Nationalisation of banks - historical blunder or the need of the hour?

Nationalisation of banks - historical blunder or the need of the hour?


The nationalisation of banks in 1960 under Indira Gandhi Government was considered as the need of the hour. When 14 banks were nationalised, it was seen as an attempt to shift power from private industries towards the central government who could concentrate better on improving the lives of the poor, illiterates and the unemployed masses those days. However, according to present Chief Economic Advisor Arvind Subramanian, nationalisation of banks was the biggest economic blunder ever made by Indira Gandhi.

These were Subramanian's exact words: "Bank nationalisation in India was a huge historical mistake. We feel recapitalisation strategy should differentiate between banks. We feel one size fits all strategy doesn't work for banks. While we need to shrink some bank we also need to diversify and give more licences." Is the Chief Economic Advisor right in his accusation to the historical milestone decision?

Historical blunder:

1. Political interference increased as banks went into the hands of the central government. Banking started loosing efficiency as they were least concerned about profitability. Banking became more and more unprofessional and unethical under the government. Employees of the government, inexperienced, lazy as ever, and less qualified took charge which proved to be far less productive for the banks as compared to their privatized period.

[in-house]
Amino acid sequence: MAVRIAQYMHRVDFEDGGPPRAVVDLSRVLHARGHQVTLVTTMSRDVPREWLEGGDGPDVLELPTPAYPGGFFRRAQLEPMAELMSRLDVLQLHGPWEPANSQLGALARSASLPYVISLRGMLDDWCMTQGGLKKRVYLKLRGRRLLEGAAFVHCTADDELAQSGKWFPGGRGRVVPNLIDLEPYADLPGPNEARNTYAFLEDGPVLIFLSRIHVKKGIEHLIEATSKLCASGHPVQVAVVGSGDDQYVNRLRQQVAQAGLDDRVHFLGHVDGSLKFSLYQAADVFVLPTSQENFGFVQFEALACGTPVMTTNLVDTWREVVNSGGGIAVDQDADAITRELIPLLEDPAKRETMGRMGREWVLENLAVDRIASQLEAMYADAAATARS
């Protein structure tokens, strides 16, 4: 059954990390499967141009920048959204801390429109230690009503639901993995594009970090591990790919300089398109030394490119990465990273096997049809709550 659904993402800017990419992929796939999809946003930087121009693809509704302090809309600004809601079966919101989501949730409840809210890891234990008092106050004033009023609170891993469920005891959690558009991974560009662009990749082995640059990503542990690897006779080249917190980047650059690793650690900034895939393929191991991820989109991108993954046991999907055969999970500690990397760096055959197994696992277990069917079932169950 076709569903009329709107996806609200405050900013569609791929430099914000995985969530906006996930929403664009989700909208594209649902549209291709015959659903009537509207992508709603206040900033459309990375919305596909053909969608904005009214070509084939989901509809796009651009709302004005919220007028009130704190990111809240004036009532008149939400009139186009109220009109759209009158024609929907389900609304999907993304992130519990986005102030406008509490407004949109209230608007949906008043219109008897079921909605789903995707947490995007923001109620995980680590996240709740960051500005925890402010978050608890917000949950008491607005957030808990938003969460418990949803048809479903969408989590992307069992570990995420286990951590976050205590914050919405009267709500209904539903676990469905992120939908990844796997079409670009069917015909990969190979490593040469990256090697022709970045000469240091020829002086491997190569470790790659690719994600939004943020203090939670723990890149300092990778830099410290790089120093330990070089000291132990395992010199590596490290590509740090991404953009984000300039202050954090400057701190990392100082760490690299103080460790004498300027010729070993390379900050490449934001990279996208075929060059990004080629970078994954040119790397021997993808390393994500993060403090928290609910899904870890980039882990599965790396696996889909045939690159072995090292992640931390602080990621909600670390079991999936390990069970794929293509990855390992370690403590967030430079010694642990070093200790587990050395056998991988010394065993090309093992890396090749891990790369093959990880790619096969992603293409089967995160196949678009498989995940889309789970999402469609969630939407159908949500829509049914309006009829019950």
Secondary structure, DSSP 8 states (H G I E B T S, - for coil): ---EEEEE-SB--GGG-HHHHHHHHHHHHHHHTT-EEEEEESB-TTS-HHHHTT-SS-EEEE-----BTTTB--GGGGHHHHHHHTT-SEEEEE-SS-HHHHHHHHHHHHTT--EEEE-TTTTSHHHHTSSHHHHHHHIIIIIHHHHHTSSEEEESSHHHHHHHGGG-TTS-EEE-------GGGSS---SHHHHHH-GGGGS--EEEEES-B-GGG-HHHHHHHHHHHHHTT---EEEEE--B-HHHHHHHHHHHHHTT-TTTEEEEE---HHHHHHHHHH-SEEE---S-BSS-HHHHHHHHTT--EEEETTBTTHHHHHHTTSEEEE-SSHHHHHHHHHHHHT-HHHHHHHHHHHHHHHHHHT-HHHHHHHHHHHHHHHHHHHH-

2. More political interferences caused financial indiscipline in the lending schemes which resulted in heavy losses for the banks. Earlier under private sector, run by big businesses houses, the investment was made largely for the benefits of their own ventures and hence the bank was doing a commendable business. These businesses houses could have prospered even more if banks were not nationalised. More profits would have meant better development of industries which is now the objective of the present government. If these banks would have done good business so far, those that credited to the banks would also have benefited more.

3. Corrupt practices began taking over the efficient functioning of the banks. The government officers had the power to sanction advances and loans. Huge NPA (Non Performing Assets) was seen soon after nationalisation of banks for they were always busy in arranging loan meals using their powers. For gathering votes, government even introduced schemes that meant loss for the banks and they were enforced regardless of unplanned consequences.

4. Employees and bank officials in nationalised banks were paid less. They had nothing to benefit even if the bank did good business. They least cared and became laid back. They eagerly became part of political strategies that involved corrupt practices and soon we had a list of top defaulters roaming free.

Need of the hour:

1. Nationalisation of banks in 1960 was not just a measure for economic stability but more for social stability in a country that had just earned its independence and was clueless about what future held for them. Banks were run under big business houses that used the profits to further enhance their own businesses. Equal distribution of monetary resources was only possible when banks worked for the public sector which was then called priority sector.

2. Banks started functioning in favour of the common masses only when government took over and ensured that profit would not matter more than benefits to the poor and illiterates. Yes, the productivity reduced but schemes were implemented in favour of the common people who were in need to funds for a fresh start towards better life after independence.